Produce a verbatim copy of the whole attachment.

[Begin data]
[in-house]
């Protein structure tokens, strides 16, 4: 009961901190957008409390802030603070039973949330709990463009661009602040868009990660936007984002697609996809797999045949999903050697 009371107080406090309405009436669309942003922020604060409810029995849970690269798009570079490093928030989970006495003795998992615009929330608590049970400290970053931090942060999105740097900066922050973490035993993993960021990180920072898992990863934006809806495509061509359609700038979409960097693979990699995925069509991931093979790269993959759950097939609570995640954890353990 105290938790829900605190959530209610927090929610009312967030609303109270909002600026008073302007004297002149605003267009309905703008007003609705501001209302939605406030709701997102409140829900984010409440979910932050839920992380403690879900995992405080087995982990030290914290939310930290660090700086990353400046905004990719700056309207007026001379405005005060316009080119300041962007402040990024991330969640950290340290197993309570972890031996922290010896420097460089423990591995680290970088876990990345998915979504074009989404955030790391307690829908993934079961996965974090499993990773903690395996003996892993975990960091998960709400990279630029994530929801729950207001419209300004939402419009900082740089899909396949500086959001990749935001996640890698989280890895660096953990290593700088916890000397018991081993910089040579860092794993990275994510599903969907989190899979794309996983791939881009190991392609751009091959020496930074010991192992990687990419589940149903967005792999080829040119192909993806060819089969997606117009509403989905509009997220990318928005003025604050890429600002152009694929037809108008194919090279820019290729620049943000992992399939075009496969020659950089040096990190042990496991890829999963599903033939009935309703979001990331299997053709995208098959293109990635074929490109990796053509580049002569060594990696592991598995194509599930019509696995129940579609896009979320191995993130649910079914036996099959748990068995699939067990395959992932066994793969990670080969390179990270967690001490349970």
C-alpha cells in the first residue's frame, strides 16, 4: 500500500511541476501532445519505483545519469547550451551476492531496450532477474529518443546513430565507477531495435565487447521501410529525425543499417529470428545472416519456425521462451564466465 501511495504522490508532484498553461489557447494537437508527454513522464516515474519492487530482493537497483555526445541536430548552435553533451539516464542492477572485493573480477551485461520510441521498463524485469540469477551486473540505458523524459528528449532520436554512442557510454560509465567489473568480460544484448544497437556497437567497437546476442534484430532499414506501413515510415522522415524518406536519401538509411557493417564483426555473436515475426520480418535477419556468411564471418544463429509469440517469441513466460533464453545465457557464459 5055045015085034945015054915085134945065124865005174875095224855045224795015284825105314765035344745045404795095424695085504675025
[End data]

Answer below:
[in-house]
């Protein structure tokens, strides 16, 4: 009961901190957008409390802030603070039973949330709990463009661009602040868009990660936007984002697609996809797999045949999903050697 009371107080406090309405009436669309942003922020604060409810029995849970690269798009570079490093928030989970006495003795998992615009929330608590049970400290970053931090942060999105740097900066922050973490035993993993960021990180920072898992990863934006809806495509061509359609700038979409960097693979990699995925069509991931093979790269993959759950097939609570995640954890353990 105290938790829900605190959530209610927090929610009312967030609303109270909002600026008073302007004297002149605003267009309905703008007003609705501001209302939605406030709701997102409140829900984010409440979910932050839920992380403690879900995992405080087995982990030290914290939310930290660090700086990353400046905004990719700056309207007026001379405005005060316009080119300041962007402040990024991330969640950290340290197993309570972890031996922290010896420097460089423990591995680290970088876990990345998915979504074009989404955030790391307690829908993934079961996965974090499993990773903690395996003996892993975990960091998960709400990279630029994530929801729950207001419209300004939402419009900082740089899909396949500086959001990749935001996640890698989280890895660096953990290593700088916890000397018991081993910089040579860092794993990275994510599903969907989190899979794309996983791939881009190991392609751009091959020496930074010991192992990687990419589940149903967005792999080829040119192909993806060819089969997606117009509403989905509009997220990318928005003025604050890429600002152009694929037809108008194919090279820019290729620049943000992992399939075009496969020659950089040096990190042990496991890829999963599903033939009935309703979001990331299997053709995208098959293109990635074929490109990796053509580049002569060594990696592991598995194509599930019509696995129940579609896009979320191995993130649910079914036996099959748990068995699939067990395959992932066994793969990670080969390179990270967690001490349970």
C-alpha cells in the first residue's frame, strides 16, 4: 500500500511541476501532445519505483545519469547550451551476492531496450532477474529518443546513430565507477531495435565487447521501410529525425543499417529470428545472416519456425521462451564466465 501511495504522490508532484498553461489557447494537437508527454513522464516515474519492487530482493537497483555526445541536430548552435553533451539516464542492477572485493573480477551485461520510441521498463524485469540469477551486473540505458523524459528528449532520436554512442557510454560509465567489473568480460544484448544497437556497437567497437546476442534484430532499414506501413515510415522522415524518406536519401538509411557493417564483426555473436515475426520480418535477419556468411564471418544463429509469440517469441513466460533464453545465457557464459 5055045015085034945015054915085134945065124865005174875095224855045224795015284825105314765035344745045404795095424695085504675025